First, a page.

merit

noun
mer·​it | \ ˈmer-ət How to pronounce merit (audio) , ˈme-rət \

Definition of merit

 (Entry 1 of 2)

1a : a praiseworthy quality : virtue But originality, as it is one of the highest, is also one of the rarest, of merits.— Edgar Allan Poe
b : character or conduct deserving reward, honor, or esteem also : achievement … he composed a number of works of merit. — H. E. Starr
c : the qualities or actions that constitute the basis of one's deserts Opinions of his merit vary.
d obsolete : reward or punishment due
2a merits plural : the substance of a legal case apart from matters of jurisdiction, procedure, or form The plaintiff … is entitled to have its claim decided here on its merits.— T. M. Maddes
b : individual significance or justification (see justification sense 1) The contention is without merit.— E. B. Denny
3 : spiritual credit held to be earned by performance of righteous acts and to ensure future benefits .,. the Crusades … did serve the desire to gain spiritual merit— Jacques Barzun

merit

verb
merited; meriting; merits

Definition of merit (Entry 2 of 2)

transitive verb

: to be worthy of or entitled or liable to : earn

intransitive verb

1 : deserve
2 obsolete : to be entitled to reward or honor

Other Words from merit

Noun

meritless \ ˈmer-​ət-​ləs How to pronounce merit (audio) , ˈme-​rət-​ \ adjective

Synonyms & Antonyms for merit

Synonyms: Noun

Synonyms: Verb

Antonyms: Noun

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Examples of merit in a Sentence

Noun She saw merit in both of the arguments. The study has no scientific merit. Verb Both ideas merit further consideration. These issues merit special attention. His good work merits a raise. She did well enough to merit a second interview. The attention she received was not merited. See More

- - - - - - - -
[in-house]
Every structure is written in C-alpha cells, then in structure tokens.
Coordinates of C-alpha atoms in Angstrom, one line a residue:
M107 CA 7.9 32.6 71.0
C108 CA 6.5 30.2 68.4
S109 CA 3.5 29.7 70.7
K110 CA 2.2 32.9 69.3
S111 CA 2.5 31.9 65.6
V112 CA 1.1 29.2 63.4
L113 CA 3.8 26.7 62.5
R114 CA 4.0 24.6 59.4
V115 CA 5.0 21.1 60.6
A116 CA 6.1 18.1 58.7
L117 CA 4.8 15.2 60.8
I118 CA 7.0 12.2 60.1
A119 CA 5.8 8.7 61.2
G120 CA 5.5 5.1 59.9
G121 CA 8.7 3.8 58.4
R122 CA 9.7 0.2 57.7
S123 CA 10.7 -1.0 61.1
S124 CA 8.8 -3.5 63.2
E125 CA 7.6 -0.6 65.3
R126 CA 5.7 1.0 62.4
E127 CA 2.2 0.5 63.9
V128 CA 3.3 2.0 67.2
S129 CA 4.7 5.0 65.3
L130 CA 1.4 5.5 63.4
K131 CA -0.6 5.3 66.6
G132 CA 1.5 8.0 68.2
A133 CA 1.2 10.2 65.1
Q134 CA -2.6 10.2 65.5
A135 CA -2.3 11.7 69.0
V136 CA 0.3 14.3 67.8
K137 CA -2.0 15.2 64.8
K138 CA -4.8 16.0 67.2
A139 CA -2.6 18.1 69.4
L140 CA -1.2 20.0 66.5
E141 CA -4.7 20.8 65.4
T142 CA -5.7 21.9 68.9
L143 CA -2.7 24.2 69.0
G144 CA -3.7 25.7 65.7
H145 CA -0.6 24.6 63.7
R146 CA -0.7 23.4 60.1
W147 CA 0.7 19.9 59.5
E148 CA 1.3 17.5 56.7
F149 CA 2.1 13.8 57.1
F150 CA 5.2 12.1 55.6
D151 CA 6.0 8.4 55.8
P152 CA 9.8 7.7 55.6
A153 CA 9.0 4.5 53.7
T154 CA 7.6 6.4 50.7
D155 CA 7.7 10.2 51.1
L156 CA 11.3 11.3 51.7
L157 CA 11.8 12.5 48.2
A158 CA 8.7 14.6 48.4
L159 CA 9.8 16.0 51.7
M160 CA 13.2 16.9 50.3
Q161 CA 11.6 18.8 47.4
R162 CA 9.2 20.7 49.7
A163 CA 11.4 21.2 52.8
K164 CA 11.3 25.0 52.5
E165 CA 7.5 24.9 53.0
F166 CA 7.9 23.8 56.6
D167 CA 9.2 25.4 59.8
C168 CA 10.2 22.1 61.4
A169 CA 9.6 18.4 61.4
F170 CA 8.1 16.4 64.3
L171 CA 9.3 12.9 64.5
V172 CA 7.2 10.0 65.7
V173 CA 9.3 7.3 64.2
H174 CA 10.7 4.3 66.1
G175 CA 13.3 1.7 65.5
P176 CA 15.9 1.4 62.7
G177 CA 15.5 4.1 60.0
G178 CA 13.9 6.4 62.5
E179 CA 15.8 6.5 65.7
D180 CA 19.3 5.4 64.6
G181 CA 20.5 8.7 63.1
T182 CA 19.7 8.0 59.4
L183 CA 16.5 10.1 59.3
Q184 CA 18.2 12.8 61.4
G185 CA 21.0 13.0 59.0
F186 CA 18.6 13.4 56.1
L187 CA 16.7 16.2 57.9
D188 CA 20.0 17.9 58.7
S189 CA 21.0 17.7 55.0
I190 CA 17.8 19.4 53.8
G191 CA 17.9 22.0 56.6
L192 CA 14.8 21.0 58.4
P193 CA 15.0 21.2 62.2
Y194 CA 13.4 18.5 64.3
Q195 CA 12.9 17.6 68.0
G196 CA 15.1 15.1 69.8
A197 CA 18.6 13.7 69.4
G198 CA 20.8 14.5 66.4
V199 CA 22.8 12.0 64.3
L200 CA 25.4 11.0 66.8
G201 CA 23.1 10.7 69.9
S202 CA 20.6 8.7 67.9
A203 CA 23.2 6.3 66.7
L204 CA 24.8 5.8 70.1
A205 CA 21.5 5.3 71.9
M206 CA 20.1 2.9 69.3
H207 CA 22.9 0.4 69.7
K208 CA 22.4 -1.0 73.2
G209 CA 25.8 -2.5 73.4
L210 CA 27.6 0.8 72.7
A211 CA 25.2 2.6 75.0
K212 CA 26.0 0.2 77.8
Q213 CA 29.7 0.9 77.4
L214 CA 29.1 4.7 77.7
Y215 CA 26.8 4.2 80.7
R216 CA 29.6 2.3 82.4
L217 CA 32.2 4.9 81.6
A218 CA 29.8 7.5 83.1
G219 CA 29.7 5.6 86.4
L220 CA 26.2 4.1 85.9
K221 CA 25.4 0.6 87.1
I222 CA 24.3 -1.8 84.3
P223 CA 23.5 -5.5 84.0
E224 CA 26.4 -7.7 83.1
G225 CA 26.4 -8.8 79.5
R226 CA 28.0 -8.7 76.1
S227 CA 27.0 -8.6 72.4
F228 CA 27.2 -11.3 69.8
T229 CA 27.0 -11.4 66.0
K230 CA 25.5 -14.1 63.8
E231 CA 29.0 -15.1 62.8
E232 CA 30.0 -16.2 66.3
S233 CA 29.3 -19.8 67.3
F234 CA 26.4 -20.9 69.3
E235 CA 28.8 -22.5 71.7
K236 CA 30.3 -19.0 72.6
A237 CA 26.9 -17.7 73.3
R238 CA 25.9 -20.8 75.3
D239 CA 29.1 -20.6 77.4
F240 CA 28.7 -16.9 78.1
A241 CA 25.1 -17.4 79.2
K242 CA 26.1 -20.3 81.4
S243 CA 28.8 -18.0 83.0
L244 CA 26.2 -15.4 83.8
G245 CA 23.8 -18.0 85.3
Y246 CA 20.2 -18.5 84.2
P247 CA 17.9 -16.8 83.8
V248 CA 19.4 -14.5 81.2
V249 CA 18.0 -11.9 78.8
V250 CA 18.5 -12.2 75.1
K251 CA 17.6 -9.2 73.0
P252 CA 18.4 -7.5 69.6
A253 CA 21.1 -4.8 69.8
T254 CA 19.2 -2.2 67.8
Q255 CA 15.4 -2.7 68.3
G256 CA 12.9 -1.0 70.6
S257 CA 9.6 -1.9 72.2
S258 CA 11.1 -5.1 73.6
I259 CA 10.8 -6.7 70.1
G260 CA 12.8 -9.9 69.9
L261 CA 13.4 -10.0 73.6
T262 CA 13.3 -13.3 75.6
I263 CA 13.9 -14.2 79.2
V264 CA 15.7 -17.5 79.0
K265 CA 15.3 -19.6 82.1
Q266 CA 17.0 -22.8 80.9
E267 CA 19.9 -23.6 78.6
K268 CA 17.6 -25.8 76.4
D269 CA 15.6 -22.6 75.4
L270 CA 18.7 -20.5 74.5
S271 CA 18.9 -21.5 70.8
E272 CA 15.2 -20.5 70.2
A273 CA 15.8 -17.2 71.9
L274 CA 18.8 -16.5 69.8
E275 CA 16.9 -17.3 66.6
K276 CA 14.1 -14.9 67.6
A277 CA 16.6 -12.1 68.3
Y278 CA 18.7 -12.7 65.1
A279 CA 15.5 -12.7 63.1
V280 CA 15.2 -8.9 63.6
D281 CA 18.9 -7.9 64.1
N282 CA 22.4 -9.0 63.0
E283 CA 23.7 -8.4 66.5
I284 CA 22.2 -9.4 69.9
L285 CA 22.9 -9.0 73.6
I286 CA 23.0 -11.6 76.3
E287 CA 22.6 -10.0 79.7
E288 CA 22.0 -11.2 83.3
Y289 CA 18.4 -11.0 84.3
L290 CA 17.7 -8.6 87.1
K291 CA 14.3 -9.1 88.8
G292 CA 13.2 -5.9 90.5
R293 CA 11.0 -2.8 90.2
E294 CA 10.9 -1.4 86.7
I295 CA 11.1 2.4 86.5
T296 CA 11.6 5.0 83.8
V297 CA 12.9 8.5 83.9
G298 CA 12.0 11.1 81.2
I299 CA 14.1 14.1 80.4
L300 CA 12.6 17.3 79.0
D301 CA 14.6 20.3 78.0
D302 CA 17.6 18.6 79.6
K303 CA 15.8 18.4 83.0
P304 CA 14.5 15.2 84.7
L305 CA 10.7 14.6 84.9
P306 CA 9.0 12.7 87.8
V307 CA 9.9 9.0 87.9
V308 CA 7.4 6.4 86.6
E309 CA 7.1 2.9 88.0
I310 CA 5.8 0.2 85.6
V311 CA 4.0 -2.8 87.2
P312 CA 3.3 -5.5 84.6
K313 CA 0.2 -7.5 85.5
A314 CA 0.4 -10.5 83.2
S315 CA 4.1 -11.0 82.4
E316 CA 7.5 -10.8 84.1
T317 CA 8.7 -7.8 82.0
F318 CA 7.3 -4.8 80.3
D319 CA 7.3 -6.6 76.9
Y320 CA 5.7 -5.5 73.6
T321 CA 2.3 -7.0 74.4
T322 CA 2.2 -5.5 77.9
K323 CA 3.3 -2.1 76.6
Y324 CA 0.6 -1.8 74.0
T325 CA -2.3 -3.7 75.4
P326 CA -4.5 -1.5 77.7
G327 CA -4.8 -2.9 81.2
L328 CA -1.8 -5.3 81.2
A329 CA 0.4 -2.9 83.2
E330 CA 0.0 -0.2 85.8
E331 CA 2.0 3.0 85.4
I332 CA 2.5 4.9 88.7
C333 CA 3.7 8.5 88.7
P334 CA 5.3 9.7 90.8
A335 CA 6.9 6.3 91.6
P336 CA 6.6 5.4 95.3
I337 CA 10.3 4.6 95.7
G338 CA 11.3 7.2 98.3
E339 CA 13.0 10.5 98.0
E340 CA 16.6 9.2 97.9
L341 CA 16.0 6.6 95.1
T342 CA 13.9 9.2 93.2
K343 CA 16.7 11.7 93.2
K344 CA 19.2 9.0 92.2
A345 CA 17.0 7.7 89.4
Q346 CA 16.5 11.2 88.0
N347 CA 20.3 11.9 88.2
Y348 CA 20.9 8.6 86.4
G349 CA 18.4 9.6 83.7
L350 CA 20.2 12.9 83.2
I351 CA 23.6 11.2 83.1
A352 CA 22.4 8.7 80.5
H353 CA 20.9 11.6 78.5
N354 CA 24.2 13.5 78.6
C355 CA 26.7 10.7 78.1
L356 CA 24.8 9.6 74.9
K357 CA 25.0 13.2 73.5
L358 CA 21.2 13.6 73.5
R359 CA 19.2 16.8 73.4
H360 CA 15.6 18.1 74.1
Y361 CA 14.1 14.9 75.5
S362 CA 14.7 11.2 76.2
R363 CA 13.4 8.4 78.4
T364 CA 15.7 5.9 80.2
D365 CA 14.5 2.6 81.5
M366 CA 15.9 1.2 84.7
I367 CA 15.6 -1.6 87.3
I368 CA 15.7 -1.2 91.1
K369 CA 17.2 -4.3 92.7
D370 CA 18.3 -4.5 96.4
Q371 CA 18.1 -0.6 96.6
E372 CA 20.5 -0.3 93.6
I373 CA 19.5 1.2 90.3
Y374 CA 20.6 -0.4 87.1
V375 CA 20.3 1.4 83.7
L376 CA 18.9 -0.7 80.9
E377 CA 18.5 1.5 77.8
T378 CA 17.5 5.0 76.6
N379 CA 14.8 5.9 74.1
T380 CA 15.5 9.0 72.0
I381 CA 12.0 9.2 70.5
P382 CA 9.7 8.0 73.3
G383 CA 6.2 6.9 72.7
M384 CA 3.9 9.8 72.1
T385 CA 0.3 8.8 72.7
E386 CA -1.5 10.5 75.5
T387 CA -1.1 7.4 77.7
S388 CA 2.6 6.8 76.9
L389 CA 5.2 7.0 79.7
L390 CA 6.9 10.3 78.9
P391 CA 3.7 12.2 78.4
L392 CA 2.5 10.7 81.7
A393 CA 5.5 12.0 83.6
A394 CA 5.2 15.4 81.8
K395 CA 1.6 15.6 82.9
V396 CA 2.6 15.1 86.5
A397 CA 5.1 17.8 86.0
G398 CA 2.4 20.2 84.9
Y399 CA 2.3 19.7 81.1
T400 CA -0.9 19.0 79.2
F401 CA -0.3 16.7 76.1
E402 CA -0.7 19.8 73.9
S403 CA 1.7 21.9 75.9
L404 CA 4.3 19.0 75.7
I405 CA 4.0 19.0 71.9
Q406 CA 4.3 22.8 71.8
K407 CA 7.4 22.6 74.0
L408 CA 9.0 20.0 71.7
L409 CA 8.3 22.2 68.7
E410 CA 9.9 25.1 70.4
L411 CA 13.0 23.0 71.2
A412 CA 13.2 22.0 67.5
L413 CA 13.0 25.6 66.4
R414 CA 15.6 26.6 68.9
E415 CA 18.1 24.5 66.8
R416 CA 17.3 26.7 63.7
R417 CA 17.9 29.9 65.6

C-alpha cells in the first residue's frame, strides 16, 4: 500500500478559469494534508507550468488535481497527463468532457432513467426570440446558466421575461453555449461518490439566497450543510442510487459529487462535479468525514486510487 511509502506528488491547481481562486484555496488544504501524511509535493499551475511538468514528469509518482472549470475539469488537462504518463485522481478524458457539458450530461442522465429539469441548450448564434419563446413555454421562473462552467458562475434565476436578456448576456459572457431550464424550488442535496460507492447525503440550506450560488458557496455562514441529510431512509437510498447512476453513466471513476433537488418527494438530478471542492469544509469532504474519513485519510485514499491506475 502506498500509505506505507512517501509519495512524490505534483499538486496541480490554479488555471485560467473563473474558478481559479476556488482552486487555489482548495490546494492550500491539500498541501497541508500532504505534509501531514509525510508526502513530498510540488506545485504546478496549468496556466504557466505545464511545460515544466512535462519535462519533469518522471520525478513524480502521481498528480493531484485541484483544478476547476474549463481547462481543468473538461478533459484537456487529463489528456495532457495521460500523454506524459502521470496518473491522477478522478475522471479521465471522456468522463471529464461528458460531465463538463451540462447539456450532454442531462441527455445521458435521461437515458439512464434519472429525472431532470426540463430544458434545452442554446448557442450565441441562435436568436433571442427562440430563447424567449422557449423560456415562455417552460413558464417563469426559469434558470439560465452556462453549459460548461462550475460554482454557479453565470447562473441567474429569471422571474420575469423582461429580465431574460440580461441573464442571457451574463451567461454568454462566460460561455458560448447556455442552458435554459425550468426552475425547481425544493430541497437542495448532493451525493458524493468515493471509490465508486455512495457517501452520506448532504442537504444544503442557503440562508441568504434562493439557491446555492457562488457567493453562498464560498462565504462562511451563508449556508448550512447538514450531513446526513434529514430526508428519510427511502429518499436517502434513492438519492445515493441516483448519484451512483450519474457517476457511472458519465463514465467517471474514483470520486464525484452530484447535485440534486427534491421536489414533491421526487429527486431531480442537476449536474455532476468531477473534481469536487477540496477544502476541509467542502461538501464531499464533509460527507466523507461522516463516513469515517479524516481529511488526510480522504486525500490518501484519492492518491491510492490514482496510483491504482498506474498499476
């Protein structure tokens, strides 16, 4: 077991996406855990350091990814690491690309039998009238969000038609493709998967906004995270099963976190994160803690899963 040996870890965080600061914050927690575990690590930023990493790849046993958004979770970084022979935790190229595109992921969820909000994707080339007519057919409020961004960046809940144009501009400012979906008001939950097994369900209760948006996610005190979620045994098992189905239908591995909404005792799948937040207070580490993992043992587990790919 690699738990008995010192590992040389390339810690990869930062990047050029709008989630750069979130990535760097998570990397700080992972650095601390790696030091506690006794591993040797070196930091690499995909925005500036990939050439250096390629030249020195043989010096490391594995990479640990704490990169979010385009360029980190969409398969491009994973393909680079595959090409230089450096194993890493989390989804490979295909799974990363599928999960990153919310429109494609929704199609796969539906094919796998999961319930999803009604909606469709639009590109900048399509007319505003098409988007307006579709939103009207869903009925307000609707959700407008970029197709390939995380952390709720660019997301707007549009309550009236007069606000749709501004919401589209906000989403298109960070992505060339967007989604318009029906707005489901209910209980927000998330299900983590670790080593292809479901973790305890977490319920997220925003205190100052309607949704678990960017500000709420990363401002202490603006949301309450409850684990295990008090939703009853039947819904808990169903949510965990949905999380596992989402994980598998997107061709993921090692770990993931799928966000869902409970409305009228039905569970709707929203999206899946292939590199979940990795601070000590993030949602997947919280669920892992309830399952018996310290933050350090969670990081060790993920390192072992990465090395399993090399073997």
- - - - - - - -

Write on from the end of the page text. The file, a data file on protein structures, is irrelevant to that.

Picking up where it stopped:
Recent Examples on the Web: Noun According to local historians, the Graves House had important historic merit because of its age and Folk Victorian architectural style, which is more commonly seen in San Francisco and the Pacific Northwest. Pam Kragen, San Diego Union-Tribune, 8 May 2022 At the time, legal experts predicted that the suit would have little success in court, telling The Washington Post then that the cases relied on arguments that had scant legal merit. Washington Post, 6 May 2022 All seven members of BTS qualified after being awarded the country’s Hwagwan orders of cultural merit from the government in 2018 during the Korean Popular Culture & Arts Awards. Gil Kaufman, Billboard, 5 May 2022 The entrepreneurial structure, which accords primary importance to hard work and initiative while paying no heed to gender, ensures that realtors are judged by merit alone. Leslie Rouda Smith, Fortune, 4 May 2022 In a letter from the NFL released Thursday, the league asked a Manhattan federal judge to dismiss the coaches’ claims or force them into arbitration, saying the claims lack legal merit. Editors, USA TODAY, 2 May 2022 Perhaps, but the exam and the cutoff score inject an element of merit and transparency into a byzantine hiring process that involves more-subjective elements, including an oral assessment and personal essays. Dave Seminara, WSJ, 2 May 2022 Toward the end of the debate, Feuer said the city was on the verge of having its mayoral race outcome decided by money, rather than merit or values. Los Angeles Times, 1 May 2022 The Fever aren’t putting any pressure on Hull to prove her merit as the No. 6 pick. Matthew Vantryon, The Indianapolis Star, 25 Apr. 2022 Recent Examples on the Web: Verb The 100 tongue-in-cheek trophies, which were priced at $1,000 apiece, have since been snapped up by collectors—who did very little to merit them. Rachel Cormack, Robb Report, 9 May 2022 These allegations merit further investigation by the Commission. Jon Brodkin, Ars Technica, 10 Mar. 2022 According to the National Weather Service, winter weather advisories are issued when snow, blowing snow, ice, sleet or a combination of wintry elements is expected but conditions should not be hazardous enough to merit a warning. Scott D. Pierce, The Salt Lake Tribune, 8 Mar. 2022 Alaska did not have a large enough population to merit a county government like those in the Lower 48, which have significant tax bases and budgets, Haycox said over email. Morgan Krakow, Anchorage Daily News, 1 Mar. 2022 The first is about thresholds—determining what viral conditions merit what protective responses, and when those measures get rolled out or pulled back. Katherine J. Wu, The Atlantic, 17 Feb. 2022 Erceg made it to Class AAA San Antonio in 2019, one rung on the ladder away from the Brewers, but hit .219 with 15 home runs and 52 runs batted in over 116 games – numbers that simply weren’t good enough to merit a callup. Todd Rosiak, Milwaukee Journal Sentinel, 2 Apr. 2022 Suddenly, at least, the New York Times wants to grow up, as if the events of the past three weeks merit a rediscovery of seriousness of purpose. Holman W. Jenkins, WSJ, 22 Mar. 2022 Sheikh Mohammed bin Zayed al-Nahyan of the United Arab Emirates may merit some presidential attention, too. Kevin D. Williamson, National Review, 8 Mar. 2022 See More